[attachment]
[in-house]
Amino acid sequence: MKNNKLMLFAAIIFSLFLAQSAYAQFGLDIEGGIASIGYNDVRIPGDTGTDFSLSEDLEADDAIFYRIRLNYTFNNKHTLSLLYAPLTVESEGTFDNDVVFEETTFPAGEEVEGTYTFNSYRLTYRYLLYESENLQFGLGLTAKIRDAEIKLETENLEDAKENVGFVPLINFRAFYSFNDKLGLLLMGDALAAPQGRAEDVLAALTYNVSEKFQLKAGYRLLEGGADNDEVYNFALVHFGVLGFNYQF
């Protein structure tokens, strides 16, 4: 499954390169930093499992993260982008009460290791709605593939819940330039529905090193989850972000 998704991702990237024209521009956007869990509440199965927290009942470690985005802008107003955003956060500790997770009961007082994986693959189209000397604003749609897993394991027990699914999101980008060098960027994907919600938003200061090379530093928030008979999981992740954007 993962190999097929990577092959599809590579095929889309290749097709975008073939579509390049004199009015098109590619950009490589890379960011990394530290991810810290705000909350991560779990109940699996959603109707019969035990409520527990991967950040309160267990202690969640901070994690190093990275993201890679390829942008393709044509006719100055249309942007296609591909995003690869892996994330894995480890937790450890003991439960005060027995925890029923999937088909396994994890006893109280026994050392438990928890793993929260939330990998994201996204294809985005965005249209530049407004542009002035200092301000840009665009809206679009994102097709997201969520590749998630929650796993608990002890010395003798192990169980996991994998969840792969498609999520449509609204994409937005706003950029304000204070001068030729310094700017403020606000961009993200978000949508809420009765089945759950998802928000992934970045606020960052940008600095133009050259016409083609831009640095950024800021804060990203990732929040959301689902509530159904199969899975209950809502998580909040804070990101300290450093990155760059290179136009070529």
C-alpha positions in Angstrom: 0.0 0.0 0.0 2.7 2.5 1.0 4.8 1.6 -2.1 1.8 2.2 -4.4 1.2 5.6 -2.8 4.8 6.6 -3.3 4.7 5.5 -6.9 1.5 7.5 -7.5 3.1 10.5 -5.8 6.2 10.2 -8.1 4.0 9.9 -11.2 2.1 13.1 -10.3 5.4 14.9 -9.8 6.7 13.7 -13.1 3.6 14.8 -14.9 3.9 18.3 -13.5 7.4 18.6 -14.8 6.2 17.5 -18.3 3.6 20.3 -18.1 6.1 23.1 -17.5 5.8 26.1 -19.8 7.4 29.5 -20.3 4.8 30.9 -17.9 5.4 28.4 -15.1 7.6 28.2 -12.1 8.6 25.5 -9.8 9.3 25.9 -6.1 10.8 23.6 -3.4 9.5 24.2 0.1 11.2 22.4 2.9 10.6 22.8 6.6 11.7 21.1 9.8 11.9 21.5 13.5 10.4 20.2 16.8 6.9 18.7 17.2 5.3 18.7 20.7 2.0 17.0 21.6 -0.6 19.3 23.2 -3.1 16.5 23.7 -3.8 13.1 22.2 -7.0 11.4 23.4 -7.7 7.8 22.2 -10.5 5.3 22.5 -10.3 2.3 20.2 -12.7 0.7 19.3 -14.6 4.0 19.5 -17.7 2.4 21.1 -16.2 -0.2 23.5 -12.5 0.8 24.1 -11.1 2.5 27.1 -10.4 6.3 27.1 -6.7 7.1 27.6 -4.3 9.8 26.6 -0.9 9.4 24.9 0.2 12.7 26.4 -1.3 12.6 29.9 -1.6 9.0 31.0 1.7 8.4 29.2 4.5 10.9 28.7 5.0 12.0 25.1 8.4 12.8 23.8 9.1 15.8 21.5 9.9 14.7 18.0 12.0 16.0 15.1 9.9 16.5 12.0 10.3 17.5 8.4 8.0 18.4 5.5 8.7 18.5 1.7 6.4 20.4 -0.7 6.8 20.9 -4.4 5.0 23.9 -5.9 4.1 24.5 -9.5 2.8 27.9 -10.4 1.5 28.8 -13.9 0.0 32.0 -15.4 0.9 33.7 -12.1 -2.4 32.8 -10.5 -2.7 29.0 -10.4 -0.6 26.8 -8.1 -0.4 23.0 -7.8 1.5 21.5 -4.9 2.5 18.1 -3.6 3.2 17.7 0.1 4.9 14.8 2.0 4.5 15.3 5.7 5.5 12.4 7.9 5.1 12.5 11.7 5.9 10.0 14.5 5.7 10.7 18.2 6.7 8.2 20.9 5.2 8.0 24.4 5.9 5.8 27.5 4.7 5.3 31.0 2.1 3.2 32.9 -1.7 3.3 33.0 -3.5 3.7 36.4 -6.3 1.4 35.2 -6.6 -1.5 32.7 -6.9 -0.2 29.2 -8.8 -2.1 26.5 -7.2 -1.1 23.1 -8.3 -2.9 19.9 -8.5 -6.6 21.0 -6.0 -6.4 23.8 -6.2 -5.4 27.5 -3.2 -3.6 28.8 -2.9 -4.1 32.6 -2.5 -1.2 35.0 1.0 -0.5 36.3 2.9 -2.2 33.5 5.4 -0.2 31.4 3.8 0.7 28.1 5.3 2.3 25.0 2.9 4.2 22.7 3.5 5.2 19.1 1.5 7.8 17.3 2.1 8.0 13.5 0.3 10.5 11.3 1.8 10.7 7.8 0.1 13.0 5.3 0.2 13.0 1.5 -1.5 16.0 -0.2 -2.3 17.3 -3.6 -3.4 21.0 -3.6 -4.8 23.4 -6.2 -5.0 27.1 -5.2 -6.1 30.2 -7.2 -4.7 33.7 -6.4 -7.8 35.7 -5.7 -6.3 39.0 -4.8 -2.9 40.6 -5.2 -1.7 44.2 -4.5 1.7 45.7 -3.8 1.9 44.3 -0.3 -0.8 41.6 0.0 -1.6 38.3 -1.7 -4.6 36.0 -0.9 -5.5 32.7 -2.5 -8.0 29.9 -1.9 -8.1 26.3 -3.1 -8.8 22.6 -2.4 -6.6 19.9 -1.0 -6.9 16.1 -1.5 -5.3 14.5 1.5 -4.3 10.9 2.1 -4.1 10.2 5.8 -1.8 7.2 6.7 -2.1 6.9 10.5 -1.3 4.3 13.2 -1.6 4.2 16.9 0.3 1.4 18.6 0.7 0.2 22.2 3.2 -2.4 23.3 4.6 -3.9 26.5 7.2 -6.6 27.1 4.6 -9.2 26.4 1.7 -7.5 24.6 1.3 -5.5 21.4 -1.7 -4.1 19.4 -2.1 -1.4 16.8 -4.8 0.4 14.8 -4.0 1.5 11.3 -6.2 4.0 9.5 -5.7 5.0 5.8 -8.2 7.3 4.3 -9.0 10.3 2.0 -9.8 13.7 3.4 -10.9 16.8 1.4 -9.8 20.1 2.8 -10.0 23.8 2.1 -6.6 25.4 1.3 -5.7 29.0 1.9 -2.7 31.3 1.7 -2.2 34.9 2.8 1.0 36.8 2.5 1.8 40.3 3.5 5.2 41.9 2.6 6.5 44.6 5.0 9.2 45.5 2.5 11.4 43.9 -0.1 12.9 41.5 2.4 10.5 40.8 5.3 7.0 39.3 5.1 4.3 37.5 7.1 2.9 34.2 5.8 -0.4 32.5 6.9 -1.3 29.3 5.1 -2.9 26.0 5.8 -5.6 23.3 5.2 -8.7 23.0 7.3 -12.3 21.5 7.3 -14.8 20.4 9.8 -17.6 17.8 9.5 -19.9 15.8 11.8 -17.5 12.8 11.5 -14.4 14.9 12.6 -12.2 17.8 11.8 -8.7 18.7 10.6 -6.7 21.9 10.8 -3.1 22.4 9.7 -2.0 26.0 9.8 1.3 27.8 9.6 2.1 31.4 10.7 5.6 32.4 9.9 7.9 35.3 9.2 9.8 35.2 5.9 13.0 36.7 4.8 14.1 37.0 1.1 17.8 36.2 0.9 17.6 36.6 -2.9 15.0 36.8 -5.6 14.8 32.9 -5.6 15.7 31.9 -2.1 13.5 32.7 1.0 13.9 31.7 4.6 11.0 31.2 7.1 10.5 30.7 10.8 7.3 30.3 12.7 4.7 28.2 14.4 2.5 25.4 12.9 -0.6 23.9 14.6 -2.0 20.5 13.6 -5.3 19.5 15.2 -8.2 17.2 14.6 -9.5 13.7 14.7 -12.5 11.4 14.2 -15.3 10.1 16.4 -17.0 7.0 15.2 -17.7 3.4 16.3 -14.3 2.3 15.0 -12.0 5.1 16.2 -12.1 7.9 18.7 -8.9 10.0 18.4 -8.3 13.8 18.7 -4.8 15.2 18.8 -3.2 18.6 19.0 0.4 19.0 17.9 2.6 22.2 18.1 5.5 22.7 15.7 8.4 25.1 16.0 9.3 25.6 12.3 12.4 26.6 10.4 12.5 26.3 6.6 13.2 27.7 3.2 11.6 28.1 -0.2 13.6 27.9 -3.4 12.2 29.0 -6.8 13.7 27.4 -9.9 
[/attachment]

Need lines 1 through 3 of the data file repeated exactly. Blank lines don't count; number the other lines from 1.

[in-house]
Amino acid sequence: MKNNKLMLFAAIIFSLFLAQSAYAQFGLDIEGGIASIGYNDVRIPGDTGTDFSLSEDLEADDAIFYRIRLNYTFNNKHTLSLLYAPLTVESEGTFDNDVVFEETTFPAGEEVEGTYTFNSYRLTYRYLLYESENLQFGLGLTAKIRDAEIKLETENLEDAKENVGFVPLINFRAFYSFNDKLGLLLMGDALAAPQGRAEDVLAALTYNVSEKFQLKAGYRLLEGGADNDEVYNFALVHFGVLGFNYQF
């Protein structure tokens, strides 16, 4: 499954390169930093499992993260982008009460290791709605593939819940330039529905090193989850972000 998704991702990237024209521009956007869990509440199965927290009942470690985005802008107003955003956060500790997770009961007082994986693959189209000397604003749609897993394991027990699914999101980008060098960027994907919600938003200061090379530093928030008979999981992740954007 993962190999097929990577092959599809590579095929889309290749097709975008073939579509390049004199009015098109590619950009490589890379960011990394530290991810810290705000909350991560779990109940699996959603109707019969035990409520527990991967950040309160267990202690969640901070994690190093990275993201890679390829942008393709044509006719100055249309942007296609591909995003690869892996994330894995480890937790450890003991439960005060027995925890029923999937088909396994994890006893109280026994050392438990928890793993929260939330990998994201996204294809985005965005249209530049407004542009002035200092301000840009665009809206679009994102097709997201969520590749998630929650796993608990002890010395003798192990169980996991994998969840792969498609999520449509609204994409937005706003950029304000204070001068030729310094700017403020606000961009993200978000949508809420009765089945759950998802928000992934970045606020960052940008600095133009050259016409083609831009640095950024800021804060990203990732929040959301689902509530159904199969899975209950809502998580909040804070990101300290450093990155760059290179136009070529």